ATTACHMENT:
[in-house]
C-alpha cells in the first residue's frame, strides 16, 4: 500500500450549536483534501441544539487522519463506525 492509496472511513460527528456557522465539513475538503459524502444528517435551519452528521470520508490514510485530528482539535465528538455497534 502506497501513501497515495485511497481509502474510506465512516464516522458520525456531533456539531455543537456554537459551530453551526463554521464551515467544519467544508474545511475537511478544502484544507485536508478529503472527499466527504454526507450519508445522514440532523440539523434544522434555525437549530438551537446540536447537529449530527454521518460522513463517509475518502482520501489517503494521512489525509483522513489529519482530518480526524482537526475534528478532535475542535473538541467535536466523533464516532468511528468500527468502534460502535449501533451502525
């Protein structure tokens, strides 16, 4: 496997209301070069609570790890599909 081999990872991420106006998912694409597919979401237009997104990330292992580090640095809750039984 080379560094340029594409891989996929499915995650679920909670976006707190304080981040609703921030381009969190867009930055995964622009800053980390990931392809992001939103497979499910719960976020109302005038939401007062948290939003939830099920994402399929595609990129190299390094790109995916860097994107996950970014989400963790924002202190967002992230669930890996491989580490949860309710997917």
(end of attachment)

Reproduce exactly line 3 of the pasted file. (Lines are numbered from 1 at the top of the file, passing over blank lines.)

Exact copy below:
């Protein structure tokens, strides 16, 4: 496997209301070069609570790890599909 081999990872991420106006998912694409597919979401237009997104990330292992580090640095809750039984 080379560094340029594409891989996929499915995650679920909670976006707190304080981040609703921030381009969190867009930055995964622009800053980390990931392809992001939103497979499910719960976020109302005038939401007062948290939003939830099920994402399929595609990129190299390094790109995916860097994107996950970014989400963790924002202190967002992230669930890996491989580490949860309710997917």